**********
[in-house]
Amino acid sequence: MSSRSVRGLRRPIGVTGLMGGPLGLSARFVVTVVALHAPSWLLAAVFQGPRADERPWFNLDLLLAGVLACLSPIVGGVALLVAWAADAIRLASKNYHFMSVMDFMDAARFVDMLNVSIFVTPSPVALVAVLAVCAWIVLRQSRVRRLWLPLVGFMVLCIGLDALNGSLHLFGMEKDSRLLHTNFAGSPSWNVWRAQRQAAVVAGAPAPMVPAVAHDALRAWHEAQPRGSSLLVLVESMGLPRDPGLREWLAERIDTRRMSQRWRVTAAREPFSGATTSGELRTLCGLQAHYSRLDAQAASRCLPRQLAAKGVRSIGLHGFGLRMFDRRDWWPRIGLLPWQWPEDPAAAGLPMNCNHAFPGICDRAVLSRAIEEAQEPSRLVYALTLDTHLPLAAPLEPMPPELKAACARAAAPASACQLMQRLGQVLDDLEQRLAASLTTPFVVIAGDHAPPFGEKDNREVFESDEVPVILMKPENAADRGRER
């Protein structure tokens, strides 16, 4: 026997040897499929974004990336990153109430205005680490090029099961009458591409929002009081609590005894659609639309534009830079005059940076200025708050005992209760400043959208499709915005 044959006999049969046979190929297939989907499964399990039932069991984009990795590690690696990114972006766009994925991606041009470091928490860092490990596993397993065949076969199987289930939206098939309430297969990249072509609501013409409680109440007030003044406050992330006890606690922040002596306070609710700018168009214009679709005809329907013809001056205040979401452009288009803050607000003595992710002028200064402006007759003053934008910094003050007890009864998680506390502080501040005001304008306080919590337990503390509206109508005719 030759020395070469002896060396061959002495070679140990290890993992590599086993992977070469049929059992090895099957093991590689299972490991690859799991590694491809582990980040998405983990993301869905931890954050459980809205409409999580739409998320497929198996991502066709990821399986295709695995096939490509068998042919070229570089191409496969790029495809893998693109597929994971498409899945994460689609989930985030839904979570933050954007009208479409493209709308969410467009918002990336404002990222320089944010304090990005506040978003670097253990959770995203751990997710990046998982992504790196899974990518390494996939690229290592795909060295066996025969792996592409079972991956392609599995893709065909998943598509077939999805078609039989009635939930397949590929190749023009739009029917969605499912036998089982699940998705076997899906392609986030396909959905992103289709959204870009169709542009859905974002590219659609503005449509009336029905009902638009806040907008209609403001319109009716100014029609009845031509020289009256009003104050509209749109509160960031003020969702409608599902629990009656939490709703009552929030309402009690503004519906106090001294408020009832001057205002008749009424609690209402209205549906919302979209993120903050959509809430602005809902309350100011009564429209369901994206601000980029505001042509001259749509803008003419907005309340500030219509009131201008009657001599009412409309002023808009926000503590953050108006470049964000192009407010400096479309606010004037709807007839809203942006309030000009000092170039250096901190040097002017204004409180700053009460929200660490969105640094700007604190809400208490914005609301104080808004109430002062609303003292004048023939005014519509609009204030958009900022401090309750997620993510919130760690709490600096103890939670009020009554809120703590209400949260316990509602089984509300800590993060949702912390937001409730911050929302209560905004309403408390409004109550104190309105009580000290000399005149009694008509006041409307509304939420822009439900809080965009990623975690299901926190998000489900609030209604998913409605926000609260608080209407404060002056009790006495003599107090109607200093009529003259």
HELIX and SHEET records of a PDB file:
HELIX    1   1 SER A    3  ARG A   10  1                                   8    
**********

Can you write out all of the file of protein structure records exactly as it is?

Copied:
[in-house]
Amino acid sequence: MSSRSVRGLRRPIGVTGLMGGPLGLSARFVVTVVALHAPSWLLAAVFQGPRADERPWFNLDLLLAGVLACLSPIVGGVALLVAWAADAIRLASKNYHFMSVMDFMDAARFVDMLNVSIFVTPSPVALVAVLAVCAWIVLRQSRVRRLWLPLVGFMVLCIGLDALNGSLHLFGMEKDSRLLHTNFAGSPSWNVWRAQRQAAVVAGAPAPMVPAVAHDALRAWHEAQPRGSSLLVLVESMGLPRDPGLREWLAERIDTRRMSQRWRVTAAREPFSGATTSGELRTLCGLQAHYSRLDAQAASRCLPRQLAAKGVRSIGLHGFGLRMFDRRDWWPRIGLLPWQWPEDPAAAGLPMNCNHAFPGICDRAVLSRAIEEAQEPSRLVYALTLDTHLPLAAPLEPMPPELKAACARAAAPASACQLMQRLGQVLDDLEQRLAASLTTPFVVIAGDHAPPFGEKDNREVFESDEVPVILMKPENAADRGRER
């Protein structure tokens, strides 16, 4: 026997040897499929974004990336990153109430205005680490090029099961009458591409929002009081609590005894659609639309534009830079005059940076200025708050005992209760400043959208499709915005 044959006999049969046979190929297939989907499964399990039932069991984009990795590690690696990114972006766009994925991606041009470091928490860092490990596993397993065949076969199987289930939206098939309430297969990249072509609501013409409680109440007030003044406050992330006890606690922040002596306070609710700018168009214009679709005809329907013809001056205040979401452009288009803050607000003595992710002028200064402006007759003053934008910094003050007890009864998680506390502080501040005001304008306080919590337990503390509206109508005719 030759020395070469002896060396061959002495070679140990290890993992590599086993992977070469049929059992090895099957093991590689299972490991690859799991590694491809582990980040998405983990993301869905931890954050459980809205409409999580739409998320497929198996991502066709990821399986295709695995096939490509068998042919070229570089191409496969790029495809893998693109597929994971498409899945994460689609989930985030839904979570933050954007009208479409493209709308969410467009918002990336404002990222320089944010304090990005506040978003670097253990959770995203751990997710990046998982992504790196899974990518390494996939690229290592795909060295066996025969792996592409079972991956392609599995893709065909998943598509077939999805078609039989009635939930397949590929190749023009739009029917969605499912036998089982699940998705076997899906392609986030396909959905992103289709959204870009169709542009859905974002590219659609503005449509009336029905009902638009806040907008209609403001319109009716100014029609009845031509020289009256009003104050509209749109509160960031003020969702409608599902629990009656939490709703009552929030309402009690503004519906106090001294408020009832001057205002008749009424609690209402209205549906919302979209993120903050959509809430602005809902309350100011009564429209369901994206601000980029505001042509001259749509803008003419907005309340500030219509009131201008009657001599009412409309002023808009926000503590953050108006470049964000192009407010400096479309606010004037709807007839809203942006309030000009000092170039250096901190040097002017204004409180700053009460929200660490969105640094700007604190809400208490914005609301104080808004109430002062609303003292004048023939005014519509609009204030958009900022401090309750997620993510919130760690709490600096103890939670009020009554809120703590209400949260316990509602089984509300800590993060949702912390937001409730911050929302209560905004309403408390409004109550104190309105009580000290000399005149009694008509006041409307509304939420822009439900809080965009990623975690299901926190998000489900609030209604998913409605926000609260608080209407404060002056009790006495003599107090109607200093009529003259």
HELIX and SHEET records of a PDB file:
HELIX    1   1 SER A    3  ARG A   10  1                                   8    